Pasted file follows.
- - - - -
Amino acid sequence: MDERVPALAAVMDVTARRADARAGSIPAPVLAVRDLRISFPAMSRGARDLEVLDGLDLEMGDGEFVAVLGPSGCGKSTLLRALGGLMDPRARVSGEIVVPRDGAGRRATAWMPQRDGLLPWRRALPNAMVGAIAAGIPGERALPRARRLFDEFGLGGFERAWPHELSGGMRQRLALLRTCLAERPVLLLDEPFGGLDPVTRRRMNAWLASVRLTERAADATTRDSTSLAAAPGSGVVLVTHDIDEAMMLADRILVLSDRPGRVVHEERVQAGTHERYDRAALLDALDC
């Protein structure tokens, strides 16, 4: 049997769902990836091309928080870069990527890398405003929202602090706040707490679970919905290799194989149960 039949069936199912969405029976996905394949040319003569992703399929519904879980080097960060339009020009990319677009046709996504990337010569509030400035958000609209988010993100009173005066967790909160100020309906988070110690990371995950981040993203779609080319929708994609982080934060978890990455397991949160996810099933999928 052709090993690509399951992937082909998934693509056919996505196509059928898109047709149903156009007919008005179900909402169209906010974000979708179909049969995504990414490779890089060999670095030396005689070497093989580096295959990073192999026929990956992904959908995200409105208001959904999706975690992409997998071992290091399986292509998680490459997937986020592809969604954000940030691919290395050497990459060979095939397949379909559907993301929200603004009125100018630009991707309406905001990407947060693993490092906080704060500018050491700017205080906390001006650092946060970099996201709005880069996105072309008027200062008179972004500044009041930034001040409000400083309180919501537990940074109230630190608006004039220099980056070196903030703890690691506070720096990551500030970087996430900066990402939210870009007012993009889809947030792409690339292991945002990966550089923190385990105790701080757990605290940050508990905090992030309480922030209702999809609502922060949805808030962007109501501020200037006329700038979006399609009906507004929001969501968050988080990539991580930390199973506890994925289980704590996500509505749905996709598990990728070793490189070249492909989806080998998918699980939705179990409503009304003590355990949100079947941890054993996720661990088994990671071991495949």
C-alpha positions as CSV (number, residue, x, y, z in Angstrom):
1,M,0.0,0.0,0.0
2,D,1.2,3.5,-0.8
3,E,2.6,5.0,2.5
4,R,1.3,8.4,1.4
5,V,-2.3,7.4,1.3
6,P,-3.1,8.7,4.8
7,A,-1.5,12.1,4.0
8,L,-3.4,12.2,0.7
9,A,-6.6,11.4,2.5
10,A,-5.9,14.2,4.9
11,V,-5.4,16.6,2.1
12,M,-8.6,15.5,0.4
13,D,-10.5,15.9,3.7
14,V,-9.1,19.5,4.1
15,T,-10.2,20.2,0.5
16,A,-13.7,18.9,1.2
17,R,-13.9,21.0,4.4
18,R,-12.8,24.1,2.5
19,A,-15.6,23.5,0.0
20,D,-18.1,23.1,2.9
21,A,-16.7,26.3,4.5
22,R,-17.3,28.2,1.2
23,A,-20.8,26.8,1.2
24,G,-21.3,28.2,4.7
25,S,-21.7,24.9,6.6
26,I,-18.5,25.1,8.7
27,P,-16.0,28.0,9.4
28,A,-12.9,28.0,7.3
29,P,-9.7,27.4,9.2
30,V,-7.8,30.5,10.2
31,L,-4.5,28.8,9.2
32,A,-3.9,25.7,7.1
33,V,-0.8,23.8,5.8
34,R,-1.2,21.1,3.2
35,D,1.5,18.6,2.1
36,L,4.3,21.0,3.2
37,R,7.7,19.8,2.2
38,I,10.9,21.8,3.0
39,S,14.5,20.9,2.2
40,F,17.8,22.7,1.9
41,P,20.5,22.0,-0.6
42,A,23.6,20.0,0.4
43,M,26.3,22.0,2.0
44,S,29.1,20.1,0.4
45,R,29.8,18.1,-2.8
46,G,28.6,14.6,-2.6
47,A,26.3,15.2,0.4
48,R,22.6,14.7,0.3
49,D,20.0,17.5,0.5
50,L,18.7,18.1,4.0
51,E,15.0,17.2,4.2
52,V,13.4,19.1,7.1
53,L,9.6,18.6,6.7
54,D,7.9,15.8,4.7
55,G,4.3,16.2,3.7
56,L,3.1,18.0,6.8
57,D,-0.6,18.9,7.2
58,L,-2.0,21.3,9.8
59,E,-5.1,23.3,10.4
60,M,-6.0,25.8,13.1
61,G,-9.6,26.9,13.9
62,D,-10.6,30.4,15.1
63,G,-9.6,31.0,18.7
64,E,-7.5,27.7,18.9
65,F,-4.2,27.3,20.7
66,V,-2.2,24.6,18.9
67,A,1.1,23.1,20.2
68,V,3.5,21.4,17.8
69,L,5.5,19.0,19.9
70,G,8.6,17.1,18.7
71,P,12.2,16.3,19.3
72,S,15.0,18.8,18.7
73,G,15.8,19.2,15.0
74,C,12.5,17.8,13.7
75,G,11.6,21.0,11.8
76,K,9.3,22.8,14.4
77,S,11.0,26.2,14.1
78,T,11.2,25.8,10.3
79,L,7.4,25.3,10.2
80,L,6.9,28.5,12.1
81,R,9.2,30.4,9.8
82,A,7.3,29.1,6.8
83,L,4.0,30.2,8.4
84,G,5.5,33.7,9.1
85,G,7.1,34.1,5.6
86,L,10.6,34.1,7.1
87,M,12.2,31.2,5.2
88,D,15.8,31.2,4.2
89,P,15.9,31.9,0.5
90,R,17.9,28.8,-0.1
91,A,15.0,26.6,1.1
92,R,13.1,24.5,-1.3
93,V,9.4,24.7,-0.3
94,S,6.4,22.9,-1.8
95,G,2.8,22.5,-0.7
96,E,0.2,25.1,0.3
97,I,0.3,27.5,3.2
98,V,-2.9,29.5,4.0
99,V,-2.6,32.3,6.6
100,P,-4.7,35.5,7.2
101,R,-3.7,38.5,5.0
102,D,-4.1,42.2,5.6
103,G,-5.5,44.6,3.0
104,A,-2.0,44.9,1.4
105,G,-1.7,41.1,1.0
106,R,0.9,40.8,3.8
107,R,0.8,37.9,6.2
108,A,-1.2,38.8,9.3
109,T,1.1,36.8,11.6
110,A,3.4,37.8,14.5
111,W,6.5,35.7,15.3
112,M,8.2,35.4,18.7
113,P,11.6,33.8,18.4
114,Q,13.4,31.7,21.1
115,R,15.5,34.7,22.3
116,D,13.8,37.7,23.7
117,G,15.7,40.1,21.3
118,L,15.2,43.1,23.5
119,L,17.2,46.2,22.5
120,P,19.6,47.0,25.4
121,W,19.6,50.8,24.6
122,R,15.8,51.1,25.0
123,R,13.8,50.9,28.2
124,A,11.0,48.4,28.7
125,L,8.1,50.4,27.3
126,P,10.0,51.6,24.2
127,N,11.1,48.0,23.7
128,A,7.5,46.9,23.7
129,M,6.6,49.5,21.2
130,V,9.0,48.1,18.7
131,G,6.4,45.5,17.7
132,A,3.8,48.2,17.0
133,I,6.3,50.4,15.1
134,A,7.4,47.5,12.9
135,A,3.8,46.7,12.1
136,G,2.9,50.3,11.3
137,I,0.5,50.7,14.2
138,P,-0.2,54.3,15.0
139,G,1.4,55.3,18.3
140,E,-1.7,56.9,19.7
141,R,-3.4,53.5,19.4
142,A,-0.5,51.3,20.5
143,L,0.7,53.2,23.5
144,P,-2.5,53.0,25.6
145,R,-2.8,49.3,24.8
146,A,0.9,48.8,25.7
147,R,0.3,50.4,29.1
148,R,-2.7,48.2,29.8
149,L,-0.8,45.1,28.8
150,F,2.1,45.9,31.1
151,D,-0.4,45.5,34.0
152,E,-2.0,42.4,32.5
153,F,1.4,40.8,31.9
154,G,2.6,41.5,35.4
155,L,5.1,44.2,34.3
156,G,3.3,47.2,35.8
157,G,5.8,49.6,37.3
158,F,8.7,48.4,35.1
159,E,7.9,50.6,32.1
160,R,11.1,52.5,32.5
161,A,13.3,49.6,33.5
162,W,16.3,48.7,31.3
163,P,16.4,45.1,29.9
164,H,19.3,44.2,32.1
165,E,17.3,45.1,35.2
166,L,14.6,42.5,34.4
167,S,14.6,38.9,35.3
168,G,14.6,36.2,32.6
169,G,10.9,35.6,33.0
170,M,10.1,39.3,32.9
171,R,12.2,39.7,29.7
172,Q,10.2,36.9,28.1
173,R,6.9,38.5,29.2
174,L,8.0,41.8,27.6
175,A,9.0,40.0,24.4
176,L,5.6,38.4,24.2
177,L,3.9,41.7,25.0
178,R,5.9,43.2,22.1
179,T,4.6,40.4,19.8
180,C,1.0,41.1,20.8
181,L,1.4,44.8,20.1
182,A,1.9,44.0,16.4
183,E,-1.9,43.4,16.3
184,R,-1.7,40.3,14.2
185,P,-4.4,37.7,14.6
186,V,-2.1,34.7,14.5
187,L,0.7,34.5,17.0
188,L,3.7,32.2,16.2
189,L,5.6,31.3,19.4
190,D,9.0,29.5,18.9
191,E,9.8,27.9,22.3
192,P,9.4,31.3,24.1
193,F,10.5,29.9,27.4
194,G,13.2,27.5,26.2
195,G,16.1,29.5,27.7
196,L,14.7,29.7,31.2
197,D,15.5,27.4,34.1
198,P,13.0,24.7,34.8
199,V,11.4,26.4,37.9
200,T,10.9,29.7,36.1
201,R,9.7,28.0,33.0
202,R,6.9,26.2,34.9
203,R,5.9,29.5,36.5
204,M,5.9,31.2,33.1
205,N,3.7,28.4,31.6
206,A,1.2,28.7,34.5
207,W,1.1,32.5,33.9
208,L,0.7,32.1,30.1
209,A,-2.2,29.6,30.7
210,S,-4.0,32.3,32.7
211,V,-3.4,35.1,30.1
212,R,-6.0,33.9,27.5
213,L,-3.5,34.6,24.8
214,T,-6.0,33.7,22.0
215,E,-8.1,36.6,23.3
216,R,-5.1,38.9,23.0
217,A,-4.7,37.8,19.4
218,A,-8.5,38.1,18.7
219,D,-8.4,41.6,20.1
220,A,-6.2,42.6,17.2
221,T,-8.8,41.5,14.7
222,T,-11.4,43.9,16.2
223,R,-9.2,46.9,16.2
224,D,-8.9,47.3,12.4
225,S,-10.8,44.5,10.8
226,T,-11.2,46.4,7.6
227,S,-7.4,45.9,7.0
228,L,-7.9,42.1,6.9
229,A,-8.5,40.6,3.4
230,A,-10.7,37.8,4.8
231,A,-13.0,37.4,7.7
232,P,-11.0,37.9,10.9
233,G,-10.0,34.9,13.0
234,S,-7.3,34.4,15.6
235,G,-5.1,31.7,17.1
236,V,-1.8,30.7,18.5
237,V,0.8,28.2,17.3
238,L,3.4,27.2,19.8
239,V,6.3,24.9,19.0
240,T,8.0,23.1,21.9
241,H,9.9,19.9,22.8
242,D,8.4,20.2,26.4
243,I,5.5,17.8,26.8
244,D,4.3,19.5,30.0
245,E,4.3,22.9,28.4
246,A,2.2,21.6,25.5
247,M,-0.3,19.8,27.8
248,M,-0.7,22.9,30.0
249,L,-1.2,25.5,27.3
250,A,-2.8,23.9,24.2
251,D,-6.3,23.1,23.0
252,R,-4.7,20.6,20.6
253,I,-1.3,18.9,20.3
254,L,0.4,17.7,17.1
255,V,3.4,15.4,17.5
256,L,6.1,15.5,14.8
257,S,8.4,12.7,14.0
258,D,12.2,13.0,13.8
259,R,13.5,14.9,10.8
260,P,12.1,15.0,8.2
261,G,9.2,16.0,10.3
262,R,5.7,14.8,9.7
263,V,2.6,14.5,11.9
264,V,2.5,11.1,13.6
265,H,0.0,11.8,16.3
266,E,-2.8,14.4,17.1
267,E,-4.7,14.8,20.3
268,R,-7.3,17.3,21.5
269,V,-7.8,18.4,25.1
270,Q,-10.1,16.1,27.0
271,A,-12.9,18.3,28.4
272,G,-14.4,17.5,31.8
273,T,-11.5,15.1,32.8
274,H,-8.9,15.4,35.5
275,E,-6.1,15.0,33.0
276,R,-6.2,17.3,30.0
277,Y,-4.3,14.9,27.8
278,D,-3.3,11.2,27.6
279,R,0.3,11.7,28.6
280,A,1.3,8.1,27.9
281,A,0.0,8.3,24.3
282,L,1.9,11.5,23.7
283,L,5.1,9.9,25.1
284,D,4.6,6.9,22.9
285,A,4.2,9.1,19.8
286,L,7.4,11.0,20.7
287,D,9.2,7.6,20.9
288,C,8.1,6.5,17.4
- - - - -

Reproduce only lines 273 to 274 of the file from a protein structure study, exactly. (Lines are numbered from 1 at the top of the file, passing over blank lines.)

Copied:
270,Q,-10.1,16.1,27.0
271,A,-12.9,18.3,28.4